My bologna has a first name,
It’s O – S – C – A – R.
My bologna has a second name,
It’s M - A – Y – E – R.
Oh, I love to eat it every day,
And if you’ll ask me why I’ll say,
Cause Oscar Mayer has a way
With B – A – L – O – G – N – A.
*Here’s the original 1973 video some of you might remember:
O.K. So what has this got to do with rigor and standards? Other than letters and putting them together to make a word, not much. So, why am I writing about this? K.J.’s third grade teacher (Mr. D) told them each day about a national holiday and tied in a vocabulary word. For example, on National Milk Shake Day they learned the word “savor” because you want to savor it and make it last. Well, October 24th is National Bologna Day and Mr. D. taught them this song from the 70’s. K.J. sang it to his mother and she got a kick out of remembering the song as they sang it together. Those are the kind of experiences and bridges that are not in your curriculum that children will remember.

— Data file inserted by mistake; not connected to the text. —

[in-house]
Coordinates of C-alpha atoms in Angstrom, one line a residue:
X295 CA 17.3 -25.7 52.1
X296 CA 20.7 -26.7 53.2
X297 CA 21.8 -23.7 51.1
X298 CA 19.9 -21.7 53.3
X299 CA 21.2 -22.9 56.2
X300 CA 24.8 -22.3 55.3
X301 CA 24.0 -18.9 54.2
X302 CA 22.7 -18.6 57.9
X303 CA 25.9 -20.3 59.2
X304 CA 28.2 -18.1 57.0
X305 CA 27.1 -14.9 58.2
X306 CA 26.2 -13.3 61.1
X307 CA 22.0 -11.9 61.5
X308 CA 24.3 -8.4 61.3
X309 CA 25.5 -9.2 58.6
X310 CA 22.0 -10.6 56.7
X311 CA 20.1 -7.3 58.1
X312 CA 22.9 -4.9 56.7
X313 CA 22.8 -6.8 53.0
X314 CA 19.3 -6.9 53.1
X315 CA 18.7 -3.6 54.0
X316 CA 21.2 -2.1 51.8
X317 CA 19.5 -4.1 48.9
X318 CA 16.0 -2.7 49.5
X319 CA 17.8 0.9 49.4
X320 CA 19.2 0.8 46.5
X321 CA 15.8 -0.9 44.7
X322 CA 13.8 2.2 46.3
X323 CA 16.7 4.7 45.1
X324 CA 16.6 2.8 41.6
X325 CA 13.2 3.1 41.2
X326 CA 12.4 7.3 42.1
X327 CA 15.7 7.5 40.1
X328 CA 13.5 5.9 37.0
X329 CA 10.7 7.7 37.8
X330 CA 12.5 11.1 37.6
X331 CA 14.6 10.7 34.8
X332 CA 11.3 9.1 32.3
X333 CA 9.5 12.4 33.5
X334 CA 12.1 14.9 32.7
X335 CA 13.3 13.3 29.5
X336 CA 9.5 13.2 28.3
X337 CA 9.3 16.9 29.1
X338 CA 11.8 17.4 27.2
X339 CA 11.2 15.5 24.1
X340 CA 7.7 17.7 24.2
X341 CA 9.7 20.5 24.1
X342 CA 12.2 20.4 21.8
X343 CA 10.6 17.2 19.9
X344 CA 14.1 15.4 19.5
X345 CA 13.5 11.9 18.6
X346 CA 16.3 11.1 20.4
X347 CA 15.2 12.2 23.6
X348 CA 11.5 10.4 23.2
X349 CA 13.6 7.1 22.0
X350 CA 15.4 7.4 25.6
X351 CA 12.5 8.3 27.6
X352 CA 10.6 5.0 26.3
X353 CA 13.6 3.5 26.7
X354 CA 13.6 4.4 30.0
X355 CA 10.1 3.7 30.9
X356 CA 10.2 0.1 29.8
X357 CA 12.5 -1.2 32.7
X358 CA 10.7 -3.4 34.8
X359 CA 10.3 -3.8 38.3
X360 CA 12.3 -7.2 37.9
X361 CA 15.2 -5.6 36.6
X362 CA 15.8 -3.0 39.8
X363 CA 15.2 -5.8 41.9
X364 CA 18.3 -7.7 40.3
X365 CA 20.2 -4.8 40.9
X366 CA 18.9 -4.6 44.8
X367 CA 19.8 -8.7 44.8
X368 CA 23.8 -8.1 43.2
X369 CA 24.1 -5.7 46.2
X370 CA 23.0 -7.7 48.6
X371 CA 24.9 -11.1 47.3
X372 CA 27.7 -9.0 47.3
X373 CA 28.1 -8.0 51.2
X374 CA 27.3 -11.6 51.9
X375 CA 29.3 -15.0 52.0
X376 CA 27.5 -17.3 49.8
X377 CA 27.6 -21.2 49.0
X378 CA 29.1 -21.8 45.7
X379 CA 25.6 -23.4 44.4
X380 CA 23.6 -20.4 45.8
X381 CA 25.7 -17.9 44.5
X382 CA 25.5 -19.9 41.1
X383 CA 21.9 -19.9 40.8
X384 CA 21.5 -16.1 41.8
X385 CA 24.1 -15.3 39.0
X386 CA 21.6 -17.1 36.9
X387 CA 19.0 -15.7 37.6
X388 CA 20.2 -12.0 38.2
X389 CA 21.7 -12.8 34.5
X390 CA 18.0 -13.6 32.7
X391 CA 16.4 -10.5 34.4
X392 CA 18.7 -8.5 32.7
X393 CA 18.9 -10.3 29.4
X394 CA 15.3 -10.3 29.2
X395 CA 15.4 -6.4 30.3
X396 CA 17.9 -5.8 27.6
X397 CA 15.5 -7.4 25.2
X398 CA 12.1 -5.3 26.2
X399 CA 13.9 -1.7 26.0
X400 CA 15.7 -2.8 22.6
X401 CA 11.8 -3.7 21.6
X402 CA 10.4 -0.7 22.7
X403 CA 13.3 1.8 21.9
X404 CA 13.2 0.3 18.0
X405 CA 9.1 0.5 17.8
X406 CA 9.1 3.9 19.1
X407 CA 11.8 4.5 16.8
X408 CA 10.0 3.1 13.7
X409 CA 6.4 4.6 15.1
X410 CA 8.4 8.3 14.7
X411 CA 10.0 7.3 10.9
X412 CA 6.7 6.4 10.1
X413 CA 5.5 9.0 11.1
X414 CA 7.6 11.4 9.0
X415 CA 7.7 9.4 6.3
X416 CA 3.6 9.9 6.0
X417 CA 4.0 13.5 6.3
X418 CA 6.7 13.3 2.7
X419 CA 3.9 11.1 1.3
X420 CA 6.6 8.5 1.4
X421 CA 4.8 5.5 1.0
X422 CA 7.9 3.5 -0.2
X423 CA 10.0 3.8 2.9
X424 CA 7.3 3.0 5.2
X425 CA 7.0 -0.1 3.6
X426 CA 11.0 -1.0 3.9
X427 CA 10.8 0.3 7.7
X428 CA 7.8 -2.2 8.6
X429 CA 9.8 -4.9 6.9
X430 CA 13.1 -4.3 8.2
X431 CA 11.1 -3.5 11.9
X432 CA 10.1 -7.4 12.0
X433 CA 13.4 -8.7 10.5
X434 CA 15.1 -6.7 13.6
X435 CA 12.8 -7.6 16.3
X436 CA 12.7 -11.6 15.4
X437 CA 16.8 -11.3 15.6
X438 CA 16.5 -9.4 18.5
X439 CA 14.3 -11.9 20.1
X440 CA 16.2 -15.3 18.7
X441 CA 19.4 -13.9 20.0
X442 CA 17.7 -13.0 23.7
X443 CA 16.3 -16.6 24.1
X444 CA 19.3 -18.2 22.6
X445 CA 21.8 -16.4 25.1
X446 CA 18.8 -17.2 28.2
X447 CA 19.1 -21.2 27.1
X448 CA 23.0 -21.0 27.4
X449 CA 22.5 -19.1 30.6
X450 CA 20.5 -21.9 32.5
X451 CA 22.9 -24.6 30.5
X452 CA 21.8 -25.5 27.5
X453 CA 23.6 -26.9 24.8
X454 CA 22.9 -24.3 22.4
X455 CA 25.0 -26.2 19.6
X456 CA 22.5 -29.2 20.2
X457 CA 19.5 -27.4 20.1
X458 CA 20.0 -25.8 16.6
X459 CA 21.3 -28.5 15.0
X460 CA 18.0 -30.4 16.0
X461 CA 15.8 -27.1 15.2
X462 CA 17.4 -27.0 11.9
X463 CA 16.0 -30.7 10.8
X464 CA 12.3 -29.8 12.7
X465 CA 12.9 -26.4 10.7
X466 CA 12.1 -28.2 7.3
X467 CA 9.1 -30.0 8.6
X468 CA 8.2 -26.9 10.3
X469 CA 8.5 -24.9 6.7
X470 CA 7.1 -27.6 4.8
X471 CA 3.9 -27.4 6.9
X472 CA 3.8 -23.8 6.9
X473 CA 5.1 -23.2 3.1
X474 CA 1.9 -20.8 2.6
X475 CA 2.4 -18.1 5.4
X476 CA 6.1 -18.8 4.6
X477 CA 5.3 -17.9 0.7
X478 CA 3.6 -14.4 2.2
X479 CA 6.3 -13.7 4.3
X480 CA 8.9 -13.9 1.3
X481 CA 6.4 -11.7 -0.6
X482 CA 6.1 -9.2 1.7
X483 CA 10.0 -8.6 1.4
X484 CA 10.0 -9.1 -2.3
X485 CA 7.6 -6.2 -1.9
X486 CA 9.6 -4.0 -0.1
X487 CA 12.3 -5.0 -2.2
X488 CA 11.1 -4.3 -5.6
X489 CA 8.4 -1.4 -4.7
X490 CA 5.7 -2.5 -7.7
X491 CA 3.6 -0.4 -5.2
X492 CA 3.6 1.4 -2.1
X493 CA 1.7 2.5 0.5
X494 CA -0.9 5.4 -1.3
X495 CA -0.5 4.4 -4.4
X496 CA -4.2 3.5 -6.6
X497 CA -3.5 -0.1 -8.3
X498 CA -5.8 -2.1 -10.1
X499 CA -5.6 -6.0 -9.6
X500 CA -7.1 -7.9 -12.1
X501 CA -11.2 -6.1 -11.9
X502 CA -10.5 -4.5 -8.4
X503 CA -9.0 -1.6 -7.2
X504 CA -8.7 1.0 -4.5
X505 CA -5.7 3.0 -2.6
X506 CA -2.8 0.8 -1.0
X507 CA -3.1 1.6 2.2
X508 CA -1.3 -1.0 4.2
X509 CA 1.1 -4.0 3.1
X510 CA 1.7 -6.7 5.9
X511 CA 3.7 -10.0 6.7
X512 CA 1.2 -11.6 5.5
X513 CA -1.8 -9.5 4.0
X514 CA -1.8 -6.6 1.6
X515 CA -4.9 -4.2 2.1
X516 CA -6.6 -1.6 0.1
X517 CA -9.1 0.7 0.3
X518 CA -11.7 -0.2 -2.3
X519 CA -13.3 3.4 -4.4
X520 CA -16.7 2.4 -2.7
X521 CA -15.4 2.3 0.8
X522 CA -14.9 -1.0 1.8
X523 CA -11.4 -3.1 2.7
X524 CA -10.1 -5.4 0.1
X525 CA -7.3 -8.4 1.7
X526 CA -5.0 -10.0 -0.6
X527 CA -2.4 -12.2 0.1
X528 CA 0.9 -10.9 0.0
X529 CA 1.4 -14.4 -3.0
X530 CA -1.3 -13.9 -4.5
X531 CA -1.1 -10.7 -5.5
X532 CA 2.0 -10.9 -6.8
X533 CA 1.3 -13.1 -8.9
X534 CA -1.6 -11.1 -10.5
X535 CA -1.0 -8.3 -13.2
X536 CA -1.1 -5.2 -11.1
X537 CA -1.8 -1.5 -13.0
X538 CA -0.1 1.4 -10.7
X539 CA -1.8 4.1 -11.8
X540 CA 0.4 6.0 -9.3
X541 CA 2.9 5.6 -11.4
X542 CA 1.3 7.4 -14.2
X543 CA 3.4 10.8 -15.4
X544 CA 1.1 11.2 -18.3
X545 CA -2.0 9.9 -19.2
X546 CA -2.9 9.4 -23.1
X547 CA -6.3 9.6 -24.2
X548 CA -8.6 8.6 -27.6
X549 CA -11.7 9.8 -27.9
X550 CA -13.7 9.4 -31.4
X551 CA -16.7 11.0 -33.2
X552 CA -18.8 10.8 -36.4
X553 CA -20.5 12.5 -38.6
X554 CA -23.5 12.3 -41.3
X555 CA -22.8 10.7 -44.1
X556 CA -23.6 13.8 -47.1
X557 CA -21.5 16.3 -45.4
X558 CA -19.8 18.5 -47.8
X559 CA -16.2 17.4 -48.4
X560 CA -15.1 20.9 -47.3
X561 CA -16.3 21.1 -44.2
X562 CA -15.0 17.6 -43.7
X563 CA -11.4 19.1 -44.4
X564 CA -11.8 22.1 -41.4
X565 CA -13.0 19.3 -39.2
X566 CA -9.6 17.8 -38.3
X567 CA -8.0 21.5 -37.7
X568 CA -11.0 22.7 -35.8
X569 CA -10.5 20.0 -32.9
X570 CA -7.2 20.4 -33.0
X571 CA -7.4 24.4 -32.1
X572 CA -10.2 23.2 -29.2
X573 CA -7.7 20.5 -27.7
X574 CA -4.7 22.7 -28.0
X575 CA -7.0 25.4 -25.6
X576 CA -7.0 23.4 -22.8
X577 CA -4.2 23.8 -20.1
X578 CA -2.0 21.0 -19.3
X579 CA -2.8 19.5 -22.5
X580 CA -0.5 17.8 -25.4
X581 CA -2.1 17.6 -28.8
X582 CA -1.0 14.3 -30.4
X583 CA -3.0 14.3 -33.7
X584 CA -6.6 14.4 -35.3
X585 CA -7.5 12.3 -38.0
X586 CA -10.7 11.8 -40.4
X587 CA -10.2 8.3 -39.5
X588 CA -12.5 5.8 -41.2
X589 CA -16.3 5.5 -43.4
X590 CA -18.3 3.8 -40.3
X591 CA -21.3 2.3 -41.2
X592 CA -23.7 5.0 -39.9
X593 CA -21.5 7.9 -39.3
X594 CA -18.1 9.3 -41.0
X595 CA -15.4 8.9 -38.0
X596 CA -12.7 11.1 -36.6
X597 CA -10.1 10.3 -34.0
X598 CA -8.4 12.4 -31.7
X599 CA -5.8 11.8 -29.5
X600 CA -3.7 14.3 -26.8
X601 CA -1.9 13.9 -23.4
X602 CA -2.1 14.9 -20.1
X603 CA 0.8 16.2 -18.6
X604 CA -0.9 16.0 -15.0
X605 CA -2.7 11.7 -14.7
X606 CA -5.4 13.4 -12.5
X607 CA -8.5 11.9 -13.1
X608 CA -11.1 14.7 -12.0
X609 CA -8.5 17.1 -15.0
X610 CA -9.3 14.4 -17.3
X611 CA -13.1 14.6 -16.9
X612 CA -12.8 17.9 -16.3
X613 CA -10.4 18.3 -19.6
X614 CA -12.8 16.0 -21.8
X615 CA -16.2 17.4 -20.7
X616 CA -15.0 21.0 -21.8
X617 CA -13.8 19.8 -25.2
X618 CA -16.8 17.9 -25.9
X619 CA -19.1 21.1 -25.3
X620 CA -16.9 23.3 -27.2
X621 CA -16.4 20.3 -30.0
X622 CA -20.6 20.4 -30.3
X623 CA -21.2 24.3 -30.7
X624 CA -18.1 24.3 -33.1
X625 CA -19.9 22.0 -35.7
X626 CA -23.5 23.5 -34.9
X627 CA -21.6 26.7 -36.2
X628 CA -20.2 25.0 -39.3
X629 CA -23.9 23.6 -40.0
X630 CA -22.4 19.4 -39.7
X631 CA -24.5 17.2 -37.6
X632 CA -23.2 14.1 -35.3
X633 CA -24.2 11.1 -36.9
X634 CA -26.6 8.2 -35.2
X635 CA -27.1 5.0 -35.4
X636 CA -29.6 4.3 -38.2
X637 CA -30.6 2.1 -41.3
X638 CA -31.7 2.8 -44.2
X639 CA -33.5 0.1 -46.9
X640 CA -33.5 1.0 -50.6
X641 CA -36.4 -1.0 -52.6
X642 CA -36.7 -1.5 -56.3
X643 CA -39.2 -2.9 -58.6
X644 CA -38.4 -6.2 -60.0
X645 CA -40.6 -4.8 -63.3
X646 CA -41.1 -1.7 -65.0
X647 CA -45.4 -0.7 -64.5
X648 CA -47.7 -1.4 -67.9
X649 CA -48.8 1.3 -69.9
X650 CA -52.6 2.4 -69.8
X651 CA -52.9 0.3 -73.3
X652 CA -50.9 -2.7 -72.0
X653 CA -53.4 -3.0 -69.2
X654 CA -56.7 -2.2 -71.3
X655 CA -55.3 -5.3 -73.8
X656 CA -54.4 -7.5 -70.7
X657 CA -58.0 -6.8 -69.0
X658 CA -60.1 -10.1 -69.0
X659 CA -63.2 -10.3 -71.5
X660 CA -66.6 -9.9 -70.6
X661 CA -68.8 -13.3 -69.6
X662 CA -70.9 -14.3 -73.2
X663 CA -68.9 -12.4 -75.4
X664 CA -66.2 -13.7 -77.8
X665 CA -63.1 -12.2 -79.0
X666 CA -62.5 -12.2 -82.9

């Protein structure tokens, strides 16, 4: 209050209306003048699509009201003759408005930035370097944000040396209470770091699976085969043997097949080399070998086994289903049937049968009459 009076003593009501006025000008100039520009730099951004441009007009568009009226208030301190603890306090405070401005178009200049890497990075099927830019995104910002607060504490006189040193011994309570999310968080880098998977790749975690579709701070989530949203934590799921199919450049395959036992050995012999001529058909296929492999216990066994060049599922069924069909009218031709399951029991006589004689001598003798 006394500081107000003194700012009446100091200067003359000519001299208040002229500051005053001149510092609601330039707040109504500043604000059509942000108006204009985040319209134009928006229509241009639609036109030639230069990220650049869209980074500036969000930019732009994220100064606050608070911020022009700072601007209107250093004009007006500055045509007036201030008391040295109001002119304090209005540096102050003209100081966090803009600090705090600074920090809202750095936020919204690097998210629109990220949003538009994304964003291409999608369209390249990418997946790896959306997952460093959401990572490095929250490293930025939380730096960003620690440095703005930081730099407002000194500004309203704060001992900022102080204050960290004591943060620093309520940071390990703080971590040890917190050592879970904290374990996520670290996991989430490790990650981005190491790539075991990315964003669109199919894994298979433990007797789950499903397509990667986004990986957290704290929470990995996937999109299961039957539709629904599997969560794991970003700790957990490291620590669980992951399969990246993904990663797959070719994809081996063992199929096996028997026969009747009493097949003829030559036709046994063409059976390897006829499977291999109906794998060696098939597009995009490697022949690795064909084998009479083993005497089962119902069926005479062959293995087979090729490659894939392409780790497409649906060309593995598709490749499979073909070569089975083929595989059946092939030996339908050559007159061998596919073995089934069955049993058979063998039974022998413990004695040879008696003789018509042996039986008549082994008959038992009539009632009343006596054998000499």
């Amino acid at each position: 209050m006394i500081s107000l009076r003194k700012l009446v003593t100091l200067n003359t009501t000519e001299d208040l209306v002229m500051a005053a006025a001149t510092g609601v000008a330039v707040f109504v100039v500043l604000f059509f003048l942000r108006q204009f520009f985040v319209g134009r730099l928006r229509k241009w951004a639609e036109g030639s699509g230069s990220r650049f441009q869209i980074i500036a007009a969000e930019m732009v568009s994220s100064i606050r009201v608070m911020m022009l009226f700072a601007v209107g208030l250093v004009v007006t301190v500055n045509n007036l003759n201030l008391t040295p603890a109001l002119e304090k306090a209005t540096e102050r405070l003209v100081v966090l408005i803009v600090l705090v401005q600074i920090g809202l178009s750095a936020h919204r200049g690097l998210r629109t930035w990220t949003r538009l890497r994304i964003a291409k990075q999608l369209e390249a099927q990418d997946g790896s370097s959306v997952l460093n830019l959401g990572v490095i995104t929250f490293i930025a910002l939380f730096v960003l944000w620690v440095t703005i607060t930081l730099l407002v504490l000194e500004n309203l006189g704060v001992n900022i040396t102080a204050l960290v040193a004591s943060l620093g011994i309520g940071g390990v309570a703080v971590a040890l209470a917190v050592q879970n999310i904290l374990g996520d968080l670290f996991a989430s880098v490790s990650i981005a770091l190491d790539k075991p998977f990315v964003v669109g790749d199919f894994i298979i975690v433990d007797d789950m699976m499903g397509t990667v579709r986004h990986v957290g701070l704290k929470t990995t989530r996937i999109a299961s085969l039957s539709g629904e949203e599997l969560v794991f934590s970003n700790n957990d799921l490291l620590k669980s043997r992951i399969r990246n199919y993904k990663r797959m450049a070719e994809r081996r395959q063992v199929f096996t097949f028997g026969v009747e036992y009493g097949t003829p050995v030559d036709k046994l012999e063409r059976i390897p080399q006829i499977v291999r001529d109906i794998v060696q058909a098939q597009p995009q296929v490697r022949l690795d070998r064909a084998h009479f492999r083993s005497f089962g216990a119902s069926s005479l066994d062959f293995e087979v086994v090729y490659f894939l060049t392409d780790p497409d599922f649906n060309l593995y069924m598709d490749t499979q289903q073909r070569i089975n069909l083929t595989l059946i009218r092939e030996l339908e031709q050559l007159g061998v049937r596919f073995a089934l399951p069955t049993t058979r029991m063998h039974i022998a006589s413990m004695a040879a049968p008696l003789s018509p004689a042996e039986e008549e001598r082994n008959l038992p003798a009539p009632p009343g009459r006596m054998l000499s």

Sometimes you just have to shut your door and do something silly like National Bologna Day. And, although I don’t have a bologna song, I do have a sandwich book that’s perfect for descriptive writing.You'll need two cheap paper plates to make this book. Fold both plates in half. Cut in 1 ½” from the rim on both sides as shown. Cut off the folded edge between the rim on the second plate. Roll up the first plate and insert it in the hole in the second plate. Unroll and you’ll have a book.
*Let children write about their favorite sandwich.
*Have children write a “how to” make a sandwich.
*Invite children to be chefs and create a new sandwich.